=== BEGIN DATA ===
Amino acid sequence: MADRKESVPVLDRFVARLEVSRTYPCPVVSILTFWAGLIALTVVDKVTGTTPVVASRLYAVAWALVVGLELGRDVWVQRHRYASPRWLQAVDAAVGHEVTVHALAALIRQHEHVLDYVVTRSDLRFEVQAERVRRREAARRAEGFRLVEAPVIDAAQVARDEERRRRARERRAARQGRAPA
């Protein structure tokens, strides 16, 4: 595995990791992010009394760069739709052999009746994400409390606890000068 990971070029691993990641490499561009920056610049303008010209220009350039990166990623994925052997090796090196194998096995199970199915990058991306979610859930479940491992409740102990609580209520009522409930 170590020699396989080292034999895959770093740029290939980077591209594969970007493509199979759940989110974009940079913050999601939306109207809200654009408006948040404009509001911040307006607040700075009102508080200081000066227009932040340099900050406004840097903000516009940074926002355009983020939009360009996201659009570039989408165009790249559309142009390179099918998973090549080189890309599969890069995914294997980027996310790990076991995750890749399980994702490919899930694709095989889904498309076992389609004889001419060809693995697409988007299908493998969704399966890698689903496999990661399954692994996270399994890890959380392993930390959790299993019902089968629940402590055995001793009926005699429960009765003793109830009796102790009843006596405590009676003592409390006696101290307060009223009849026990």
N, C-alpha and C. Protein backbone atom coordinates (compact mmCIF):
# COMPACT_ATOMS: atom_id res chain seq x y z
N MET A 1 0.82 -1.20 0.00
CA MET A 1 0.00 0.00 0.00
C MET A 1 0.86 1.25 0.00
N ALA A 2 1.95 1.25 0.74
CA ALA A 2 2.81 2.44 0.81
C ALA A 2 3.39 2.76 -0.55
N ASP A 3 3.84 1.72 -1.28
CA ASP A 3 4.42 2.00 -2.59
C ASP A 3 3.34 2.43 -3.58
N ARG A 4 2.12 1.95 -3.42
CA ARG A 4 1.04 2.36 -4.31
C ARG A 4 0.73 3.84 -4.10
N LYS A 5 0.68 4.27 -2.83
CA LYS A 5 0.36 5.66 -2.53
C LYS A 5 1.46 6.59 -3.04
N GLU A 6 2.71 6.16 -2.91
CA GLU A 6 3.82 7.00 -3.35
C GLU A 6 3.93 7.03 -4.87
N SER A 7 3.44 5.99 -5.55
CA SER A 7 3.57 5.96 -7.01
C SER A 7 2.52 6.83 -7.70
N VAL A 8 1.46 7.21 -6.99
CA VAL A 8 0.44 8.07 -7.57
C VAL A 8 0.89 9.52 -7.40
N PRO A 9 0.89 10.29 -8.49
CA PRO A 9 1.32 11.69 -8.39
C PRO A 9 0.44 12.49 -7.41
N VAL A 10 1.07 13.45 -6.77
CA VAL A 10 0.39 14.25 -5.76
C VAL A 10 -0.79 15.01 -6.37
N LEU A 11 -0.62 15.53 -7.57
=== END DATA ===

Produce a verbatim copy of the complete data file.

Amino acid sequence: MADRKESVPVLDRFVARLEVSRTYPCPVVSILTFWAGLIALTVVDKVTGTTPVVASRLYAVAWALVVGLELGRDVWVQRHRYASPRWLQAVDAAVGHEVTVHALAALIRQHEHVLDYVVTRSDLRFEVQAERVRRREAARRAEGFRLVEAPVIDAAQVARDEERRRRARERRAARQGRAPA
């Protein structure tokens, strides 16, 4: 595995990791992010009394760069739709052999009746994400409390606890000068 990971070029691993990641490499561009920056610049303008010209220009350039990166990623994925052997090796090196194998096995199970199915990058991306979610859930479940491992409740102990609580209520009522409930 170590020699396989080292034999895959770093740029290939980077591209594969970007493509199979759940989110974009940079913050999601939306109207809200654009408006948040404009509001911040307006607040700075009102508080200081000066227009932040340099900050406004840097903000516009940074926002355009983020939009360009996201659009570039989408165009790249559309142009390179099918998973090549080189890309599969890069995914294997980027996310790990076991995750890749399980994702490919899930694709095989889904498309076992389609004889001419060809693995697409988007299908493998969704399966890698689903496999990661399954692994996270399994890890959380392993930390959790299993019902089968629940402590055995001793009926005699429960009765003793109830009796102790009843006596405590009676003592409390006696101290307060009223009849026990």
N, C-alpha and C. Protein backbone atom coordinates (compact mmCIF):
# COMPACT_ATOMS: atom_id res chain seq x y z
N MET A 1 0.82 -1.20 0.00
CA MET A 1 0.00 0.00 0.00
C MET A 1 0.86 1.25 0.00
N ALA A 2 1.95 1.25 0.74
CA ALA A 2 2.81 2.44 0.81
C ALA A 2 3.39 2.76 -0.55
N ASP A 3 3.84 1.72 -1.28
CA ASP A 3 4.42 2.00 -2.59
C ASP A 3 3.34 2.43 -3.58
N ARG A 4 2.12 1.95 -3.42
CA ARG A 4 1.04 2.36 -4.31
C ARG A 4 0.73 3.84 -4.10
N LYS A 5 0.68 4.27 -2.83
CA LYS A 5 0.36 5.66 -2.53
C LYS A 5 1.46 6.59 -3.04
N GLU A 6 2.71 6.16 -2.91
CA GLU A 6 3.82 7.00 -3.35
C GLU A 6 3.93 7.03 -4.87
N SER A 7 3.44 5.99 -5.55
CA SER A 7 3.57 5.96 -7.01
C SER A 7 2.52 6.83 -7.70
N VAL A 8 1.46 7.21 -6.99
CA VAL A 8 0.44 8.07 -7.57
C VAL A 8 0.89 9.52 -7.40
N PRO A 9 0.89 10.29 -8.49
CA PRO A 9 1.32 11.69 -8.39
C PRO A 9 0.44 12.49 -7.41
N VAL A 10 1.07 13.45 -6.77
CA VAL A 10 0.39 14.25 -5.76
C VAL A 10 -0.79 15.01 -6.37
N LEU A 11 -0.62 15.53 -7.57